Travel from Custer, South Dakota to Deadwood, SD
So, we thought about driving the 9 hours to Yellowstone today . . . but the drive past many streams, waterfalls, and lakes strewn throughout Black Hills National Forest enticed us to stay longer.
Deadwood is famous for the 1876 gold rush that brought a flood of prospectors, gunslingers, and saloons to the area. (Alyssa was determined to get gold the easy way by taking the hunk of gold from the sign.) It was once dubbed “The most wicked city in America.” Supposedly the HBO series Deadwood is pretty true-to-life.
The Fenlason family ate lunch at the saloon where Wild Bill Hickok was shot and killed. Live reenactments of gunslinger showdowns spontaneously occur throughout the downtown.
(above) Saloon Number 10 in downtown Deadwood, SD where Wild Bill was shot on August 2, 1876.
We took off in the morning for some crazy Jeeping trails through the Black Hills National Forest. Inside this 1.2 million acres of protected forest, streams, and meadows lie more than a few private homesteads that were granted before it became preserved. Every once in awhile we would happen on a maintained section of road with a fence, some cows, and interesting buildings (most still in use).
Wildflowers are in bloom everywhere because of the abundant rainfall so far this summer!
(Photo credit: Carlye Fenlason ©)
Jordan is quickly becoming a master at videography, and–more importantly–editing all the footage to produce a memorable experience for those who’ve lived it and those who wish to do so 😉
Jeeping took us deep into the forest and up mountain passes over the state border into Wyoming. Cement Ridge contains one of the highest peaks in this area (6,600 ft. above sea level). The fire lookout is manned everyday by a ranger who can see more than 25 miles in all directions and spot wildfires started by campers and/or lightning. We had no cell service anywhere on the Jeep trails, but at this lookout, we had full bars LTE! The kids thought this would be great job . . . 🙂
“Cement Lookout” . . . aerial view (see the little brown lookout tower in the pic on the right?) You can’t tell from the pics, but the road runs up a ridgeline with steep embankments on each side. So steep, in fact, that Carlye did not want us to let Dakota out of the Jeep! But he knew better than to jump off a cliff . . . Dakota prefers meadows of wildflowers as you can see below.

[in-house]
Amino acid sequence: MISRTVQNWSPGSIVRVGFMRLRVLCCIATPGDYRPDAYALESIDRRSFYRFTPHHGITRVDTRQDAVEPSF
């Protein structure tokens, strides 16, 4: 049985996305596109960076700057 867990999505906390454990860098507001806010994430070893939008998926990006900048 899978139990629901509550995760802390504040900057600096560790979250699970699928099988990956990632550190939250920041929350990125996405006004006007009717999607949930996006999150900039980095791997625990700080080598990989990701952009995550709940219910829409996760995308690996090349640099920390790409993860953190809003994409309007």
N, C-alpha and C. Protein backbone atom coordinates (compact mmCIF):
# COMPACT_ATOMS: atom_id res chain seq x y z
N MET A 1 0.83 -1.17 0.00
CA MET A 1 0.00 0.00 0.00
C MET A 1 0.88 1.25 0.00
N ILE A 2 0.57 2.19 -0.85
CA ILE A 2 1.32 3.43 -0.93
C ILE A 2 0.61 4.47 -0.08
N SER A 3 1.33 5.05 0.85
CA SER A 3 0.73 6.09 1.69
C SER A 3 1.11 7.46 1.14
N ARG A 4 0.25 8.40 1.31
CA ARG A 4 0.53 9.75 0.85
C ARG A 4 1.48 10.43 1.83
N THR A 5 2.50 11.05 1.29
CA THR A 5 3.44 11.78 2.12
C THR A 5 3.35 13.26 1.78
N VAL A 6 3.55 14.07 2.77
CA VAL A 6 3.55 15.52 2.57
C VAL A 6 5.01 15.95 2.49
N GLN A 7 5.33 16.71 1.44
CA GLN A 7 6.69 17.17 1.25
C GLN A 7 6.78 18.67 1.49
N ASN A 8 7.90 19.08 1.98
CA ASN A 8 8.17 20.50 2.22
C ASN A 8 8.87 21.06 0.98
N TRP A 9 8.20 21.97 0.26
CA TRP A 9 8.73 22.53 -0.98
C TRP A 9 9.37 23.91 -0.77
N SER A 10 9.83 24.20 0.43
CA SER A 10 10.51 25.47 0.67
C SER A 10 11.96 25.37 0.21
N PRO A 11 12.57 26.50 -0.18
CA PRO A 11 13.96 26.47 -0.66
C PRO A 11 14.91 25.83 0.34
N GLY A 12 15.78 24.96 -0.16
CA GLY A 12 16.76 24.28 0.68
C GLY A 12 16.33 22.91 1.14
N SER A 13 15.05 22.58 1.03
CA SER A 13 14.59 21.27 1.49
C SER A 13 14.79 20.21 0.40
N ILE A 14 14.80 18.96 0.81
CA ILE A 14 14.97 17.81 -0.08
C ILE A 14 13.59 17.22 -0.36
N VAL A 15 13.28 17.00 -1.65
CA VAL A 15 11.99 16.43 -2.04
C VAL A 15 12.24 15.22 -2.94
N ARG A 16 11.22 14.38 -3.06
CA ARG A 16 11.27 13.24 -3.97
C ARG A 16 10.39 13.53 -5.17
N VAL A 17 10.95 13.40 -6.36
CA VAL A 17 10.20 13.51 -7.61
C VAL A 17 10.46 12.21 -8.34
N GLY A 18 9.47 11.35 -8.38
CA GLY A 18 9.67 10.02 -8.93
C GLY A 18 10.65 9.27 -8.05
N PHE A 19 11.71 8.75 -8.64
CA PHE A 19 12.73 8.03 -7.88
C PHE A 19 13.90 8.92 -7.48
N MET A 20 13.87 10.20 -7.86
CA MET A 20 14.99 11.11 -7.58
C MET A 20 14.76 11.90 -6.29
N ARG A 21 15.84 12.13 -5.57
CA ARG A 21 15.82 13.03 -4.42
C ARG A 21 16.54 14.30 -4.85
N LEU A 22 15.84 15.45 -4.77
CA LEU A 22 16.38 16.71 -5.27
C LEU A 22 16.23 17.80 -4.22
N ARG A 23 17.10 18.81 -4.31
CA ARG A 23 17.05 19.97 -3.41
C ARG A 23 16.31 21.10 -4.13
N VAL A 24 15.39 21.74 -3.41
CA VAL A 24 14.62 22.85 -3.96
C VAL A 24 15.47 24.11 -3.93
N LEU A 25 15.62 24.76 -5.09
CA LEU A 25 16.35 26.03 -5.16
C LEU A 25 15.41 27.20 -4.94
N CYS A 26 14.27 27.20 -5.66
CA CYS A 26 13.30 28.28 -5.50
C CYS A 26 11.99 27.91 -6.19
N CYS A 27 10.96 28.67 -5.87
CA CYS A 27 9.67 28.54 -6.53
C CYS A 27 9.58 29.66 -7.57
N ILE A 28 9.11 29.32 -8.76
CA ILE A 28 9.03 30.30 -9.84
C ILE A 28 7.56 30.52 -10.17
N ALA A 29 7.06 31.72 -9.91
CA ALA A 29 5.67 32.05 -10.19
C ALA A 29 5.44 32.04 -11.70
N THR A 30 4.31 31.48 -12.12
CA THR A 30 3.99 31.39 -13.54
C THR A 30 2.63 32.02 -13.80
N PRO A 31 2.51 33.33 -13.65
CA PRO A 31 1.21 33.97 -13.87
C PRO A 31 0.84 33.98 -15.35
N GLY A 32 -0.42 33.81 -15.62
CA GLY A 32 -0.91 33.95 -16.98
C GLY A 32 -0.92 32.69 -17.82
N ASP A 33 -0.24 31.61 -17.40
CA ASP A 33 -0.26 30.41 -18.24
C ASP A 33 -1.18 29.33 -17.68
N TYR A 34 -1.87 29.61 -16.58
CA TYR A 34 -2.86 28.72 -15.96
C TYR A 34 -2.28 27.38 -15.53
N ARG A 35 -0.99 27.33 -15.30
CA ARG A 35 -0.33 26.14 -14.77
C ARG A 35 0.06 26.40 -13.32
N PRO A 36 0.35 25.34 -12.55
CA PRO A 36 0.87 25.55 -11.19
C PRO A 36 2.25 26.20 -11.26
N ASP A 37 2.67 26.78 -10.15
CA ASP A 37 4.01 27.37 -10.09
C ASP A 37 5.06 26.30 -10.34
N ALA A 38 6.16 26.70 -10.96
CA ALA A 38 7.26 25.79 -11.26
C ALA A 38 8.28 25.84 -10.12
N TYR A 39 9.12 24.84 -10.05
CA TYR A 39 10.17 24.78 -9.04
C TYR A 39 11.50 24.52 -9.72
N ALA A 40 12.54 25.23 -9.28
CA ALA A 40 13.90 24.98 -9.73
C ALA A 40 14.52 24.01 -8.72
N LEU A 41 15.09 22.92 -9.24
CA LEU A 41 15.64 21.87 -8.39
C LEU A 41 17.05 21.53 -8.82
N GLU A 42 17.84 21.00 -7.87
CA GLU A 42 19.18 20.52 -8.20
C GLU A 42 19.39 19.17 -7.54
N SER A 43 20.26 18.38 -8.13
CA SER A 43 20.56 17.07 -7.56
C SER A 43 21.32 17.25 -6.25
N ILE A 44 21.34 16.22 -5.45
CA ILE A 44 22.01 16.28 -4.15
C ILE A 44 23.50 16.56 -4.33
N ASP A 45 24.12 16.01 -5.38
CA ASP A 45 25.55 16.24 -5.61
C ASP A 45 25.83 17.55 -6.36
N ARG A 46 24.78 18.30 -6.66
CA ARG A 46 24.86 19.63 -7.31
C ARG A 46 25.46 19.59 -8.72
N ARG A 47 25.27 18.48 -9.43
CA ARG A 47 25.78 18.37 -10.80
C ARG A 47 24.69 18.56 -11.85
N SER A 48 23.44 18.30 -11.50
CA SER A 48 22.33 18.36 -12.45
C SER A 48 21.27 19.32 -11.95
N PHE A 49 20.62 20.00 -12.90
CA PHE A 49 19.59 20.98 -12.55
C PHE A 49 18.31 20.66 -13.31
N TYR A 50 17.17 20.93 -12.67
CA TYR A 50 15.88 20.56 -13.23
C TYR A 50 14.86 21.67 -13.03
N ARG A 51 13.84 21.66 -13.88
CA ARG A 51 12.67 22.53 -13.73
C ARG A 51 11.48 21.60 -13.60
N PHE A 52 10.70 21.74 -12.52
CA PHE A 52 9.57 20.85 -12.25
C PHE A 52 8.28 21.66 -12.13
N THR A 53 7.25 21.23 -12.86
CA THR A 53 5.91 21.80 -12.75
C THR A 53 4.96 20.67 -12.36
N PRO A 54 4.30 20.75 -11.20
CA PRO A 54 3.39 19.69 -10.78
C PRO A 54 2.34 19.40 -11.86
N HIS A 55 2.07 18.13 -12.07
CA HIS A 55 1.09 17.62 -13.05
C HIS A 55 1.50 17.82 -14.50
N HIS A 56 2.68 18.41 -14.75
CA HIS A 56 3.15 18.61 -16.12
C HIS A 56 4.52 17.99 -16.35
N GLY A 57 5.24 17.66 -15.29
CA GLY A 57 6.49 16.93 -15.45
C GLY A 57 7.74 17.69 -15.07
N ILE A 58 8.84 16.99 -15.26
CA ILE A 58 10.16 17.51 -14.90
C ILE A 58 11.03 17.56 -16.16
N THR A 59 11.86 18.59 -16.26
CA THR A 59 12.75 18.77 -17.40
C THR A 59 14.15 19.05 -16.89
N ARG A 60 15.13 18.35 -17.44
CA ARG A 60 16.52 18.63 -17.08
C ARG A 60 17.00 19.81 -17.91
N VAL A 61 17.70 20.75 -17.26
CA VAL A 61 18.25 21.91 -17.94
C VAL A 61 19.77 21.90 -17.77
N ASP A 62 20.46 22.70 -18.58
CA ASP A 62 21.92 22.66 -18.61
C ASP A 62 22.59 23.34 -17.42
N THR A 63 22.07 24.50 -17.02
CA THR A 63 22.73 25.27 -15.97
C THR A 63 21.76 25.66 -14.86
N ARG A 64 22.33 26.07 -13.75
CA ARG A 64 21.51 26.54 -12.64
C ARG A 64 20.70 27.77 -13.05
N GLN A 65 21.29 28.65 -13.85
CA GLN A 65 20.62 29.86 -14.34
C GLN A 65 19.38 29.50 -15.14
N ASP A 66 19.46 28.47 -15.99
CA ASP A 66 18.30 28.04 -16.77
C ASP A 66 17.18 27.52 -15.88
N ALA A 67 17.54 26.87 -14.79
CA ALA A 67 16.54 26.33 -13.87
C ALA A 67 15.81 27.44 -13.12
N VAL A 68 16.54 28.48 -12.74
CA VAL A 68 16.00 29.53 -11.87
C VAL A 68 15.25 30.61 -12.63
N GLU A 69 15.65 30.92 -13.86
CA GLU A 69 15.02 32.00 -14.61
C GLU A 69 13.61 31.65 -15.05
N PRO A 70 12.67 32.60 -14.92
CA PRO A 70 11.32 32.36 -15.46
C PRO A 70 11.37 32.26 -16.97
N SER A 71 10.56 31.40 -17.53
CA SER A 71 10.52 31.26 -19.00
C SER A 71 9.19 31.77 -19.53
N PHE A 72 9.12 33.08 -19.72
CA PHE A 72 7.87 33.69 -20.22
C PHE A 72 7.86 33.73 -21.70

This old barn was shingled with aluminum disks with some stamped lettering that we could not decipher. The ranger at the fire lookout had informed us that cyanide was (still is) used to leech the gold out of the rocks in these “black hills.” The disks were the lids from the cyanide cans! Great way to “reduce, recycle, reuse!” Pretty artsy shingles too (click on the pic to enlarge).
Tomorrow we head toward Yellowstone via Cody, WY.
Good bye Dakota Territory.
I love that you took some extra time to explore. I remember being so surprised at the beauty of the Black Hills when we were there. For some reason I always thought that there were nothing but plains and Badlands in South Dakota, and to see the beauty of the hills was amazing. As always, your pictures are outstanding, and the video is excellent! Love the overhead shots! Have fun at Yellowstone!
I’ve loved keeping up with your progress and have to say the videos are a great view into the fun. Jordan’s skill in editing is really fun with the music. I remember my family trips to so many of these parks and monuments when I was a kid. Brings back great memories! Many blessings and happy trails to you!
Jules, So glad you logged on! I hope you get to relive some childhood memories . . . Glad to have you along vicariously on this journey 🙂
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